Understanding Wildlands and Fire


wildlands and fireWildlands and Fire

Humans have a long history with fire. Native Americans,
for example, routinely shaped their environment using fire to
clear undergrowth, enhance habitat for food crops and wildlife,
and flush animals from densely forested areas. Early
European settlers also used fire to clear land and open areas
for planting, while sheep and cattle ranchers used fire to improve
grazing.
Fire does not require human intervention to impact a
landscape. Lightning-caused fire, particularly in the Rocky
Mountain West, can sweep across a hillside and transform it over night, leaving what appears to be barren ground, devoid of life. And yet, as Natives and early Anglo settlers understood, the burned-over landscape generates new growth that flourishes from the remains of the fire, growing new grasses, flowers, shrubs, and trees, and creating new habitat for wildlife. According to one writer, removing fire from firedependent ecosystems can result in “continents … covered by climax-stage vegetation: a world of great trees, dark and silent” (Mann 2005). The positive environmental role of fire has been understood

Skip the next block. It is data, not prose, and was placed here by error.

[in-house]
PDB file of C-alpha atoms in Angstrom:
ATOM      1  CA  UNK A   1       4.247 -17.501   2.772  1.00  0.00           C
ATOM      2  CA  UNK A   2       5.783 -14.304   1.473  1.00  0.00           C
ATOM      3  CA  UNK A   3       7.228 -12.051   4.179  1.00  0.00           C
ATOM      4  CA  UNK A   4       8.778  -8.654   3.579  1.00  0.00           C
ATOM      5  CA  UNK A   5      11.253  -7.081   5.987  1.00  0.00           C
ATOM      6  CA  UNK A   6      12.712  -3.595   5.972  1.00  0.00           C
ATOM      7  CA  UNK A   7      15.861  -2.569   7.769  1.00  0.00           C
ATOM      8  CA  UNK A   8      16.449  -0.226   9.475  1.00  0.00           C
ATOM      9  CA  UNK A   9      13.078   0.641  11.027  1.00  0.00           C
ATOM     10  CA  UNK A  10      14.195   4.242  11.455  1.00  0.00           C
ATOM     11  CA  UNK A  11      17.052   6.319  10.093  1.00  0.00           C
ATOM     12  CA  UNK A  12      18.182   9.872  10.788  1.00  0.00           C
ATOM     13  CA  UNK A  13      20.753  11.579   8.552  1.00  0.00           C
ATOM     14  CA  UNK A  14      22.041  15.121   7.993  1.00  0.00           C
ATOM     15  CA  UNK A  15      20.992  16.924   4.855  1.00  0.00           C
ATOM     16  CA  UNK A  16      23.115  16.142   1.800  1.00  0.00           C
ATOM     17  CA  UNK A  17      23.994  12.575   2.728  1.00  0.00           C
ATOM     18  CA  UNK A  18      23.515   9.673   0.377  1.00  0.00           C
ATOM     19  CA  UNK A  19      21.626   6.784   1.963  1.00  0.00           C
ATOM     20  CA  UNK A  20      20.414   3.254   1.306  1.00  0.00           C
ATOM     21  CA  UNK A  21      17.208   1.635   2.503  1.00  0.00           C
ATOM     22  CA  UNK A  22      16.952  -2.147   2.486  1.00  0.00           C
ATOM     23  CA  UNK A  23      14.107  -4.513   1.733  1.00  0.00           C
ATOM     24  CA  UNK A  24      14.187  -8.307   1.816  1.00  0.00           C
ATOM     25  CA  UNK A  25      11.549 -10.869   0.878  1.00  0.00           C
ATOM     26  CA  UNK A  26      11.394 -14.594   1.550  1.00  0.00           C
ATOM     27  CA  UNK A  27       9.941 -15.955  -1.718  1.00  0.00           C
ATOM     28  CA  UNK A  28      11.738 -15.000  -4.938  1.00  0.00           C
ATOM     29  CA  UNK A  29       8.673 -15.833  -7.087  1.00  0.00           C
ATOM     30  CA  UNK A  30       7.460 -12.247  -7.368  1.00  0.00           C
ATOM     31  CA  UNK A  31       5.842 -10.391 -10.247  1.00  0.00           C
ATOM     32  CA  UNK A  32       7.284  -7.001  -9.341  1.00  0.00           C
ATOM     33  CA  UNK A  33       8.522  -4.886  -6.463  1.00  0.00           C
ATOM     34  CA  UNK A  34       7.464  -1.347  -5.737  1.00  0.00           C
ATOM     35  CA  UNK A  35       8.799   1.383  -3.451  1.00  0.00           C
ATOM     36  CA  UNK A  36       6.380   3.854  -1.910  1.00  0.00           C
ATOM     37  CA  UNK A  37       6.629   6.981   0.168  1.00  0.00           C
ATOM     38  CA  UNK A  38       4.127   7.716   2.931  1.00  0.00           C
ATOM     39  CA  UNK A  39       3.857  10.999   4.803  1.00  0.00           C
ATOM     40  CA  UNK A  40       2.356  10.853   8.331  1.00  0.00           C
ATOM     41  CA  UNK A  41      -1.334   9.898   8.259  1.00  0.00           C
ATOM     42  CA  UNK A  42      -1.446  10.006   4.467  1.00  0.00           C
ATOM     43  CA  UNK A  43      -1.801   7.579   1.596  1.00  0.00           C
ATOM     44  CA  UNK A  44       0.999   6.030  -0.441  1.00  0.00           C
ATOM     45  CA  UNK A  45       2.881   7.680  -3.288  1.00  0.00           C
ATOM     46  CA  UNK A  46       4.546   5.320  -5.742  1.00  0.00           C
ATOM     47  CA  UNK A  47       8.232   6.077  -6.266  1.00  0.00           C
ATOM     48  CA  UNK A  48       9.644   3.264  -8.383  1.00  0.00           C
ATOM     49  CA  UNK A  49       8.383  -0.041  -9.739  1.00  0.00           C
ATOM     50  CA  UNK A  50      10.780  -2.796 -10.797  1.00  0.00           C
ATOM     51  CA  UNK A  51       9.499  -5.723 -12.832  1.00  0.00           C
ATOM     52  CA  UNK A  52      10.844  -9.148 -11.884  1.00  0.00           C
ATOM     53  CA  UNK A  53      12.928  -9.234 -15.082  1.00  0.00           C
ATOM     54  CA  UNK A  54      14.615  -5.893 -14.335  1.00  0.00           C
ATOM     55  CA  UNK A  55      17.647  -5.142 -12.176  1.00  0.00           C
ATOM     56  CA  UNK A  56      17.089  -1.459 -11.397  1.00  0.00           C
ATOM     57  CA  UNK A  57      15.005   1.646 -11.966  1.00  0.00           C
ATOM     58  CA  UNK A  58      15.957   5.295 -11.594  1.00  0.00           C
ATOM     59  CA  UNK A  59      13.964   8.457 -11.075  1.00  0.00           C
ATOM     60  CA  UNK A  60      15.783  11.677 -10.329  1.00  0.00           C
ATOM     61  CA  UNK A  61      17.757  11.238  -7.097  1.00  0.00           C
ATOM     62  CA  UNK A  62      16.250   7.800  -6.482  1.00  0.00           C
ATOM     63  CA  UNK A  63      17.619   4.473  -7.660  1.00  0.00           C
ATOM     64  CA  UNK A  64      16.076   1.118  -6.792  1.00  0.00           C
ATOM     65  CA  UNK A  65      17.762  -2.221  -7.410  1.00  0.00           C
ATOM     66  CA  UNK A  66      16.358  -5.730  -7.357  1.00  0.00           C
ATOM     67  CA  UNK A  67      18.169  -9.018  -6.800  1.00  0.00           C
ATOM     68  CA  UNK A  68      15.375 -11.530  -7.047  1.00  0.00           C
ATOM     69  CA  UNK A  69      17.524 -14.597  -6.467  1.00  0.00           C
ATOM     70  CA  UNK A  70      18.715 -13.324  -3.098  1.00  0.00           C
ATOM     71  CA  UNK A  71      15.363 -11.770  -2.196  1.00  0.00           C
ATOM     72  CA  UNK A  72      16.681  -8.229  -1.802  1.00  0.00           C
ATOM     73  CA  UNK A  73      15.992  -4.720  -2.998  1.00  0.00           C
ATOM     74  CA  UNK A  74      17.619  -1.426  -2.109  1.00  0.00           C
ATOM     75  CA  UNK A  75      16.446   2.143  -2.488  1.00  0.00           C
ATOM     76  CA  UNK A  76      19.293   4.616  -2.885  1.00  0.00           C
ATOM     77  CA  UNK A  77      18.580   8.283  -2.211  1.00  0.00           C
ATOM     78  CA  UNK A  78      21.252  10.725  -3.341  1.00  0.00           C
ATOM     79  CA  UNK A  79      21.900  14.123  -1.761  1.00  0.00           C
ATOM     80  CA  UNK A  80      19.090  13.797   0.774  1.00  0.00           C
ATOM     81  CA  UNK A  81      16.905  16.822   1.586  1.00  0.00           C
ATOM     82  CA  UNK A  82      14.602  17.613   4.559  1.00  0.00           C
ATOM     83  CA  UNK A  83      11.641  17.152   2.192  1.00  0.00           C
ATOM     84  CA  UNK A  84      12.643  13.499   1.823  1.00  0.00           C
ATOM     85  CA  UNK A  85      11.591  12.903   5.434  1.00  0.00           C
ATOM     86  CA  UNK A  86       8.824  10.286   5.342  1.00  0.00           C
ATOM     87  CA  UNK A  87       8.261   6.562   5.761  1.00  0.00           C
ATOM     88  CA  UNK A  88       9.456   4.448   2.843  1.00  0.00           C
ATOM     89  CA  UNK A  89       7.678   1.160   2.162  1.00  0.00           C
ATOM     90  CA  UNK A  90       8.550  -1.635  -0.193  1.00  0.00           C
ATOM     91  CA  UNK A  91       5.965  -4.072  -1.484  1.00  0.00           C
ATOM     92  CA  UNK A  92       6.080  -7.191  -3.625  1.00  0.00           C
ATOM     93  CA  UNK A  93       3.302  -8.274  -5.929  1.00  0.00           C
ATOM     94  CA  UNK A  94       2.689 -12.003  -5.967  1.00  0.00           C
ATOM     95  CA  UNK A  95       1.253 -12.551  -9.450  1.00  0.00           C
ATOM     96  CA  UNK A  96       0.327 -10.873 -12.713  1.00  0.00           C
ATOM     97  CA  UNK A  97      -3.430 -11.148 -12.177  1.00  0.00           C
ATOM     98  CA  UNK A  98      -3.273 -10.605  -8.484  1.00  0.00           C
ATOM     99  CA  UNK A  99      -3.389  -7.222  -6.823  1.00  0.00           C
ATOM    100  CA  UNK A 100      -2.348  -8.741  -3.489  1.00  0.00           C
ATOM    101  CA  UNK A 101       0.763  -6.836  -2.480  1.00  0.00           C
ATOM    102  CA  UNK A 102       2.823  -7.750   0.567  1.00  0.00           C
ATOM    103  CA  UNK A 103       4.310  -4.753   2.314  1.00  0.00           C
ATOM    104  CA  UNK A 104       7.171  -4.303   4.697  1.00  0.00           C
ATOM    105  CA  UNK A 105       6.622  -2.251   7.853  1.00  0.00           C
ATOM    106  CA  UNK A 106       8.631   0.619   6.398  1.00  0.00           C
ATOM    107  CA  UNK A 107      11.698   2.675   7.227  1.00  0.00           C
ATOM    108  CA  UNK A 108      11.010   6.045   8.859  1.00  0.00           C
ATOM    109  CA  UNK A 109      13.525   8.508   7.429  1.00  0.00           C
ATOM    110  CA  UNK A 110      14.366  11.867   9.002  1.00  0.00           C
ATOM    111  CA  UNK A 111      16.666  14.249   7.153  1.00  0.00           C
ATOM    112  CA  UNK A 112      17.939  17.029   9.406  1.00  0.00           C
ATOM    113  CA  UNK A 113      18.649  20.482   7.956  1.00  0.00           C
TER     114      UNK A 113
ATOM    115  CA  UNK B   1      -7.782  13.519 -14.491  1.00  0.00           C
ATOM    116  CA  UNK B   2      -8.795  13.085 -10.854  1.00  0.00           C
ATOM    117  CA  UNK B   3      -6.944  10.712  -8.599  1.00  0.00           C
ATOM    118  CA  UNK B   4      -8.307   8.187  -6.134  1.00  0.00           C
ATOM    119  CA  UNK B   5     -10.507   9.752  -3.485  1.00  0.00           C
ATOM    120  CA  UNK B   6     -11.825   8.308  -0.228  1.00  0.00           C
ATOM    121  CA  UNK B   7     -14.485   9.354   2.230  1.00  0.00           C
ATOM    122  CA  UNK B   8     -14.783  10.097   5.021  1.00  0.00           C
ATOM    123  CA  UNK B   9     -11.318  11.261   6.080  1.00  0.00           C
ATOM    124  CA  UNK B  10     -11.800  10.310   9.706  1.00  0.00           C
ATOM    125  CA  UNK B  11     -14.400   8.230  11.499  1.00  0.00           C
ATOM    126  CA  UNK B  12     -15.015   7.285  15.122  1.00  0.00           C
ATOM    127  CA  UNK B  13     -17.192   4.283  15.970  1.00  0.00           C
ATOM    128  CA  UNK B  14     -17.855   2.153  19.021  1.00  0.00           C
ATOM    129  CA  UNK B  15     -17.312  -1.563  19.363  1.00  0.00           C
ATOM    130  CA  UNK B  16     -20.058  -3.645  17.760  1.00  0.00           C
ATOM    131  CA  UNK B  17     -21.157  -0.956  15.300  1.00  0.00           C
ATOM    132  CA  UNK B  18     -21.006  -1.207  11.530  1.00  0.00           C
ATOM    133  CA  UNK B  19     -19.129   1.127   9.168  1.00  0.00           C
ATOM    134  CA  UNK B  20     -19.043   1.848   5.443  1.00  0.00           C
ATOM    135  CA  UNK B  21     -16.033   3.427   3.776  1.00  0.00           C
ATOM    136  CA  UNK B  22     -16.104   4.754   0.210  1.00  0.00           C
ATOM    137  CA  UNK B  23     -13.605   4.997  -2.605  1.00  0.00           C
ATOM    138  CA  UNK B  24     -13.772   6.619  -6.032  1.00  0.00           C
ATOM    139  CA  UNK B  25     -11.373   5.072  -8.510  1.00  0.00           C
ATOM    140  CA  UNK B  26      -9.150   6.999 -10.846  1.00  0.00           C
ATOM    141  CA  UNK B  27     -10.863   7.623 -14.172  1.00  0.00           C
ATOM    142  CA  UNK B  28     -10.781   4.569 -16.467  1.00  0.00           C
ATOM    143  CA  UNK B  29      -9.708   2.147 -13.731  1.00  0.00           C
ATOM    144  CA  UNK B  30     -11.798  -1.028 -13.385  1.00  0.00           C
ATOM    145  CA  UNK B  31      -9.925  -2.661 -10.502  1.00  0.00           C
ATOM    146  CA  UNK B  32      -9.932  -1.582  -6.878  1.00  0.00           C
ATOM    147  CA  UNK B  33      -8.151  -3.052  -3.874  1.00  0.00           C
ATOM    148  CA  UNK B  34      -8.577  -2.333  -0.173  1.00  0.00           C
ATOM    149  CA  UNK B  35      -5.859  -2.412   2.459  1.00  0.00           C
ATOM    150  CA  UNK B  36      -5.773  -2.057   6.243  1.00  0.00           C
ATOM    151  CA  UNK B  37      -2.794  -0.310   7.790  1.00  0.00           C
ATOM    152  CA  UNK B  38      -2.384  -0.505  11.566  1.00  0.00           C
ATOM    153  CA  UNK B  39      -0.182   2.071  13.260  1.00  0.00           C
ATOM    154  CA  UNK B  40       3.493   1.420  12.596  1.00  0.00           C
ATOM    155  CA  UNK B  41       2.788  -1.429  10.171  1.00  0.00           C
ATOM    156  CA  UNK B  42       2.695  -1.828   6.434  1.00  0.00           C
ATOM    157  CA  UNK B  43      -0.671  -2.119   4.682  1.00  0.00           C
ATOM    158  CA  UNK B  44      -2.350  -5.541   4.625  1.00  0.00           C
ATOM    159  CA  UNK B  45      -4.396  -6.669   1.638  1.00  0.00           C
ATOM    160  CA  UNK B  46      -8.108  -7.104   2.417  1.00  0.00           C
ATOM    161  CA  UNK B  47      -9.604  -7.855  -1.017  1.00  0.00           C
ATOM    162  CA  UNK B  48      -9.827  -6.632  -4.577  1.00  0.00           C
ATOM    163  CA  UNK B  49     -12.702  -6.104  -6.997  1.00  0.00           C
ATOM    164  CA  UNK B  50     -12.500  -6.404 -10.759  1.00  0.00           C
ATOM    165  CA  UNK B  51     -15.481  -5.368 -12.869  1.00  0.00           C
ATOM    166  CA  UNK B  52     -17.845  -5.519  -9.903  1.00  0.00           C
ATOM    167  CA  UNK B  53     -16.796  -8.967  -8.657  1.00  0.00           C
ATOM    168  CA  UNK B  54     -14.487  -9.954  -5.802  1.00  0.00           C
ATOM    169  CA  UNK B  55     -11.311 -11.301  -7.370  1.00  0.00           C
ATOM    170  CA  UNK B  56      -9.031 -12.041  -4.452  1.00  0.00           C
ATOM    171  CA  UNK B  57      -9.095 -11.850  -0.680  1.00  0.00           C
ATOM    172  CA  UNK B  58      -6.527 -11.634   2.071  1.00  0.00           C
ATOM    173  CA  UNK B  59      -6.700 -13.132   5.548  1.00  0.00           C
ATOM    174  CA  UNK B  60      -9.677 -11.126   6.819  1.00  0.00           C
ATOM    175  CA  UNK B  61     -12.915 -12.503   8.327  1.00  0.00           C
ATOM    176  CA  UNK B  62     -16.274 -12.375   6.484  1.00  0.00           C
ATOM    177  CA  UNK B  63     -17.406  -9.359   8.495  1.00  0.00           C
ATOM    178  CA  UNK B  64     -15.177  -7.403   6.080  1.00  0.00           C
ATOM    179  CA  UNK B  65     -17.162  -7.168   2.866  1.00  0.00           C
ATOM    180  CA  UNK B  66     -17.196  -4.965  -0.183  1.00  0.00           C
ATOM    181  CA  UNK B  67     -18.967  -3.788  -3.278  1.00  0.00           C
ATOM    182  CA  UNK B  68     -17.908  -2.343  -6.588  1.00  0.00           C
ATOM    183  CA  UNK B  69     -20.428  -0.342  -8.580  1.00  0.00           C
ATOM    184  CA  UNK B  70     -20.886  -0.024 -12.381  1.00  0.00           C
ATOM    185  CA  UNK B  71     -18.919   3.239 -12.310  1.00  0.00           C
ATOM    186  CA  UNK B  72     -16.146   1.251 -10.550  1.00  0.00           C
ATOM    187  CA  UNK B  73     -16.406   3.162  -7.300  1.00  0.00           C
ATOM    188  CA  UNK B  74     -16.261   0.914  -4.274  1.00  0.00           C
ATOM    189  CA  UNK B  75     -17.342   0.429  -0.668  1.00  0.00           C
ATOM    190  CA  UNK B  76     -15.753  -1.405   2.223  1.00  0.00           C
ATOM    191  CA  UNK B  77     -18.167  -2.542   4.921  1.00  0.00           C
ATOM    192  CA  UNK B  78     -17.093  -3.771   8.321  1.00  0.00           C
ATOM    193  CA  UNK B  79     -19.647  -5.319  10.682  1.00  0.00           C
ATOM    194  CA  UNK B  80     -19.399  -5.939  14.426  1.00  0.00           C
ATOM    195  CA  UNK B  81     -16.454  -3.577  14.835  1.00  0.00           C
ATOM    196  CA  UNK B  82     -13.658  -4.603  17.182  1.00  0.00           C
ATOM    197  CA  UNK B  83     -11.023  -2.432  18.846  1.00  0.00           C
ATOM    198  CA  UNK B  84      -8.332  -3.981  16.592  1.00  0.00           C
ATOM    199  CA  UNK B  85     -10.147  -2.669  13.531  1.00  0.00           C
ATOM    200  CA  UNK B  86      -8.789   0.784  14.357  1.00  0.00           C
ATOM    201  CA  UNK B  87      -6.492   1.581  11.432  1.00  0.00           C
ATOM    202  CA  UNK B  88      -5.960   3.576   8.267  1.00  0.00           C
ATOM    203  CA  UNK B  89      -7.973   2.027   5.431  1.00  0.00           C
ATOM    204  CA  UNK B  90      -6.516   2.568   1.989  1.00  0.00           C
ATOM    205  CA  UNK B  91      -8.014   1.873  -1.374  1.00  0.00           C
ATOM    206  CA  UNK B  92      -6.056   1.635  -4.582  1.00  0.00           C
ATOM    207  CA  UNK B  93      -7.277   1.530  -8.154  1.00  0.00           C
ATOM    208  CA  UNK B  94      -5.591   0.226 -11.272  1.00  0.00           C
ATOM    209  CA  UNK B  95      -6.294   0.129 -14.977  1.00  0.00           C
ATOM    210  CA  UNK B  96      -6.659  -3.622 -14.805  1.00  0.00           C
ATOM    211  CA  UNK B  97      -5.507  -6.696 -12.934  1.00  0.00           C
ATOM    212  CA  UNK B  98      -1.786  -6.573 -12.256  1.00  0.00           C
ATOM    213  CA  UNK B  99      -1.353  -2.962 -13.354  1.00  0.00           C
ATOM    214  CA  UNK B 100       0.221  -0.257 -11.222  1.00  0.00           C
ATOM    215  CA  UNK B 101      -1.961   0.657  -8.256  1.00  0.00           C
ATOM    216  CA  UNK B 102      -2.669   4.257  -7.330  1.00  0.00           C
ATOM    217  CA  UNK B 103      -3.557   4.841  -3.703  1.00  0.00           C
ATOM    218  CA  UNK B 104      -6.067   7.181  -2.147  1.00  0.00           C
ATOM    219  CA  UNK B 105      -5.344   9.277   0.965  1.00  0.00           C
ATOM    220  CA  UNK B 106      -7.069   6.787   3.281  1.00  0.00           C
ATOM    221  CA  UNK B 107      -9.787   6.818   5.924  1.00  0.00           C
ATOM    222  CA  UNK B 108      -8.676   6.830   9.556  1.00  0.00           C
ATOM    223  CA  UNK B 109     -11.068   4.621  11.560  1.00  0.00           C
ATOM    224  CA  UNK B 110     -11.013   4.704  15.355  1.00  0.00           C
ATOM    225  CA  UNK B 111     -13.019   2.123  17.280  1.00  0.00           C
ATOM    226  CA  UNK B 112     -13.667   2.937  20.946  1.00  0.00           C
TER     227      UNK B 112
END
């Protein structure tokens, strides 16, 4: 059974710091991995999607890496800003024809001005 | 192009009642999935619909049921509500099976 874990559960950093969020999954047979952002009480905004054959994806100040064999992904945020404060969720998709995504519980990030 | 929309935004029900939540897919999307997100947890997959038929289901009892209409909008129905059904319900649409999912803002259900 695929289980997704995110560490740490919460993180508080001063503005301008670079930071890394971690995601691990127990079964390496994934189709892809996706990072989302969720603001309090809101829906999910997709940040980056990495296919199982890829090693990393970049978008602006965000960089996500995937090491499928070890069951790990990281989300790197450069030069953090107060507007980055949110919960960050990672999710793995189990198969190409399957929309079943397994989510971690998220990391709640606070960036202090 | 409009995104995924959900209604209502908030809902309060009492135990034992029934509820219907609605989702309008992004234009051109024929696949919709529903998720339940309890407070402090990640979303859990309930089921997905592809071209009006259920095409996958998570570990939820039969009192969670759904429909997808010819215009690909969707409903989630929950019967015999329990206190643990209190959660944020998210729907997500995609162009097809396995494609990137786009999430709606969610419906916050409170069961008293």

for centuries, but fire also has the potential to destroy property and cultural landmarks and to put lives at risk. As historians Stephen J. Pyne and Samuel P. Hays and ecologist
Stephen Arno have all pointed out, early foresters understood the benefits of fire, and yet most political leaders in the early twentieth century believed that the risks to life and property were too high to allow any fires to burn. Thus, national wildlands were to be protected from all threats, including fire. When Theodore Roosevelt signed the legislation creating the Forest Service in 1905, one of the agency’s primary goals was to provide complete fire protection to the nation’s forests and other wildlands. Looking back with what scientists now know about fire and forest ecology, it is clear this policy risked the health of some of the very ecosystems the agency sought to protect. Read more..

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